Counting the number of nontrivial elements in each subgroup and adding shows that the group of rotational symmetries of the octahedron has order . As each symmetry permutes the six vertices, it is obviously a subgroup of the symmetric group . It is well-known and easy to see experimentally that the group of rotational symmetries of the octahedron is faithfully represented as the group of permutations of the four pairs of opposite faces. Therefore, it is isomorphic to . All symmetric groups can be realized as finite reflection groups and thus finite Coxeter groups of type [6]. We have and in the case at hand the group is — the full symmetry group (including reflections) of the tetrahedron. The case is an exception. When the respective rotational hyperoctahedral group is not a Coxeter group. For any however, it is a normal subgroup of index of the respective full hyperoctahedral group which is a Coxeter group of type (not to be confused with the braid group on strands, for which the same notation is used).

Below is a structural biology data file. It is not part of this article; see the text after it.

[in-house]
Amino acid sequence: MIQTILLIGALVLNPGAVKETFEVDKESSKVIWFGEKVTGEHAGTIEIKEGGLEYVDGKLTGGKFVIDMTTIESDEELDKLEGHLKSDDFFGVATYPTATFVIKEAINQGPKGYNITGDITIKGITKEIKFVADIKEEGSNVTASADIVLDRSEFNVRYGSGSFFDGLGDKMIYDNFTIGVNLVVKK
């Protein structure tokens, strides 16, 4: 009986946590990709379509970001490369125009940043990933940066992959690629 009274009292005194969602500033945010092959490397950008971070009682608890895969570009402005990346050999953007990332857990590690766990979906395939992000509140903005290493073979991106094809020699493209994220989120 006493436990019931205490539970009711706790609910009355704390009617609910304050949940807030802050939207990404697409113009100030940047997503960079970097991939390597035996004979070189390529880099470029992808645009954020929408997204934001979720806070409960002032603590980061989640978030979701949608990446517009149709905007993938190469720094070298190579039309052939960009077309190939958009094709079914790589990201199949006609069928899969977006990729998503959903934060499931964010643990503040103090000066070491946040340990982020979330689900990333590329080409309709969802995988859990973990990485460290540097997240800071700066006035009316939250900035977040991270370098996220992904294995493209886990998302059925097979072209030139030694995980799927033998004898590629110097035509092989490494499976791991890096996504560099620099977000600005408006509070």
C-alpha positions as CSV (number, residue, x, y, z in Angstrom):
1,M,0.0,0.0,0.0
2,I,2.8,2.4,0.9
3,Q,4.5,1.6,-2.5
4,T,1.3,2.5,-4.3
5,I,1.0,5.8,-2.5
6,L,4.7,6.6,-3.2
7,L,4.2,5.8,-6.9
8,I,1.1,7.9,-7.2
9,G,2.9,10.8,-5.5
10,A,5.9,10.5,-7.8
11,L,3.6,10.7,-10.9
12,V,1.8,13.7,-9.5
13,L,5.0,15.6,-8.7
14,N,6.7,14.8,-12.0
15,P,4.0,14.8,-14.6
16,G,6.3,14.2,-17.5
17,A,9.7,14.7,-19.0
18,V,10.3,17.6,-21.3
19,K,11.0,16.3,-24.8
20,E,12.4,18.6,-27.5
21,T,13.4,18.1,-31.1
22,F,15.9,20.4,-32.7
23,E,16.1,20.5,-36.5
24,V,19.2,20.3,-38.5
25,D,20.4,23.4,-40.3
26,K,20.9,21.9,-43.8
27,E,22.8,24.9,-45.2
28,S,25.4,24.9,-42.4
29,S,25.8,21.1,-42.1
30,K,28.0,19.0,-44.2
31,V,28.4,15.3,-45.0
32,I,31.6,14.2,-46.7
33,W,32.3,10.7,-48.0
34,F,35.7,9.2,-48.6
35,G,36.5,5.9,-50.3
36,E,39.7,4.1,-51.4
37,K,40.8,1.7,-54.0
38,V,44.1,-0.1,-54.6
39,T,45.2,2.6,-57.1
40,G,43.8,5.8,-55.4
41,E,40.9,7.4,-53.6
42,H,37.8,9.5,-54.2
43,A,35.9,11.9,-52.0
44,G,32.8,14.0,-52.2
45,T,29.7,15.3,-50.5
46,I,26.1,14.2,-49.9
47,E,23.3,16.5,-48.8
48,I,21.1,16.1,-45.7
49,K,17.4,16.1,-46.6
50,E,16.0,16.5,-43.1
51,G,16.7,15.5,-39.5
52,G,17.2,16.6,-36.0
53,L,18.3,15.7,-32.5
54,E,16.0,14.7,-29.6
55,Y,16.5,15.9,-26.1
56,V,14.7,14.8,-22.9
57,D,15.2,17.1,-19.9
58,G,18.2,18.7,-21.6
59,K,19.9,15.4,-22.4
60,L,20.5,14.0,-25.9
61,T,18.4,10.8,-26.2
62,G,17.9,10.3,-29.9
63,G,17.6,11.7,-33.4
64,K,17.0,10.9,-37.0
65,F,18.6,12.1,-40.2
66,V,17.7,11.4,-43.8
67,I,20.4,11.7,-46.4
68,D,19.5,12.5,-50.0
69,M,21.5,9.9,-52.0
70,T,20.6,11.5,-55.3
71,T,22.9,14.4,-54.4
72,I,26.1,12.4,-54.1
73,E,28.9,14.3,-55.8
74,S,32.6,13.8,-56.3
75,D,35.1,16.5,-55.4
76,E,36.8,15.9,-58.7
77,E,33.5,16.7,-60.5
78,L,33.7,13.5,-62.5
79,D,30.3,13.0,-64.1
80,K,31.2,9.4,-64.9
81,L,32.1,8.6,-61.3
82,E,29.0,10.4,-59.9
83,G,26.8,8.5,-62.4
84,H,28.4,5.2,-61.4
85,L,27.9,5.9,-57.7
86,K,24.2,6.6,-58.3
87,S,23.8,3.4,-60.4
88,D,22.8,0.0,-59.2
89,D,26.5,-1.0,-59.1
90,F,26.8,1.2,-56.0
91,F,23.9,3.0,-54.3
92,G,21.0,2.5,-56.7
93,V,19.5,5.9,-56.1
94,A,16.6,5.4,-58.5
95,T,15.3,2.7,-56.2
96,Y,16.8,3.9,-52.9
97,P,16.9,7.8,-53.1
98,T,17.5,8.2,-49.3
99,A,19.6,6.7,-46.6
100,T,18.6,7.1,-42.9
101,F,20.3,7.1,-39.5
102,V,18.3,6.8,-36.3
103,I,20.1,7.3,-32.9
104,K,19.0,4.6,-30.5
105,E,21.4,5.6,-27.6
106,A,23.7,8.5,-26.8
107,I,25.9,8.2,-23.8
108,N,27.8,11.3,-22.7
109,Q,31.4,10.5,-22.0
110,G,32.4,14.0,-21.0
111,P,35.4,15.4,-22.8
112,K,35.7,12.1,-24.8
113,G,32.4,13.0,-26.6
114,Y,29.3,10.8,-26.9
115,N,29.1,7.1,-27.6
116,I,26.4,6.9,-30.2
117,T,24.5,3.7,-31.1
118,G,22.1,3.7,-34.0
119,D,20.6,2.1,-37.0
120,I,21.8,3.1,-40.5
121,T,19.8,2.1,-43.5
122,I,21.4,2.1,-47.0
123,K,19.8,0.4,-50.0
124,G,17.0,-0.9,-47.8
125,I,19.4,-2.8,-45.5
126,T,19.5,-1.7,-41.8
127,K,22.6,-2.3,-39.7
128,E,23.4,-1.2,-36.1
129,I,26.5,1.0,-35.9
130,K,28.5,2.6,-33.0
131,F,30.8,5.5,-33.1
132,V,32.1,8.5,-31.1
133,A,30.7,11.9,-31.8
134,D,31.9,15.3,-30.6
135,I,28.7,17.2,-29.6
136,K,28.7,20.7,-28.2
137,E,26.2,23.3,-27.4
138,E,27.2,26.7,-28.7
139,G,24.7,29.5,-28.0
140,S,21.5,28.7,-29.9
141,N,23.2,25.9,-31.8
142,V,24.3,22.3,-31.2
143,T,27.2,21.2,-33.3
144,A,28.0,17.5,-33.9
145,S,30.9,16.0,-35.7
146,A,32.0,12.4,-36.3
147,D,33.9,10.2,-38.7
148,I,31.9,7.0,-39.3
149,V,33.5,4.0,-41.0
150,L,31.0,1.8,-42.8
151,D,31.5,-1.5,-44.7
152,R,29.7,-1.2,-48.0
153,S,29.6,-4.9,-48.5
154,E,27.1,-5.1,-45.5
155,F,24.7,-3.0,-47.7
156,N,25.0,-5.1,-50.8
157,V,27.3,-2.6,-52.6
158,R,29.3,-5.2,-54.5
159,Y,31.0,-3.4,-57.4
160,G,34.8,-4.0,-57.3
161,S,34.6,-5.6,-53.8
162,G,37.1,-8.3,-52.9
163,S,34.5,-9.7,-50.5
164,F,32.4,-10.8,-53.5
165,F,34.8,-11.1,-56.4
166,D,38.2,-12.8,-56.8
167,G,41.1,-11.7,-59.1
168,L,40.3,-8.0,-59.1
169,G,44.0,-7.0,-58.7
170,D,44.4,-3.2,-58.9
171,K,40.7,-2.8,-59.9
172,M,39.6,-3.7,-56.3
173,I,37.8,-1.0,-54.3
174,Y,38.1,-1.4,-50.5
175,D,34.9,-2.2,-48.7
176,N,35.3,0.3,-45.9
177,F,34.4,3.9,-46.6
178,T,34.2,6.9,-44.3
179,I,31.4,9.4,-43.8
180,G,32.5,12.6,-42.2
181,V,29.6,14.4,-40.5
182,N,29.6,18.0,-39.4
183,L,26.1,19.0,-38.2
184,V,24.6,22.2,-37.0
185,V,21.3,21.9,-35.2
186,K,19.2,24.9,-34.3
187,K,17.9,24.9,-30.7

For pedagogical purposes we choose to make a short description of the full hyperoctahedral group as a symmetry group of the hyperoctahedron, which is generated by reflections. Starting with the octahedron in dimension 3, we see that it is preserved by reflections with respect to planes perpendicular to the vectors (the six vertices) and (the middles of the twelve edges). The vectors just listed are called roots and they satisfy two essential properties which are axioms for a root system: 1) Each reflection determined by a root maps the root system onto itself, and 2) The root system contains together with each root its negative but no other multiples of that root. Among the 18 roots, we can choose (not uniquely) 3 roots, called simple roots with the following properties: 3) They span the whole space in which the root system lives, and 4) Each root is either entirely positive linear combination of the simple ones or is entirely negative linear combination of those. One possible choice of simple roots is (see Figure 2)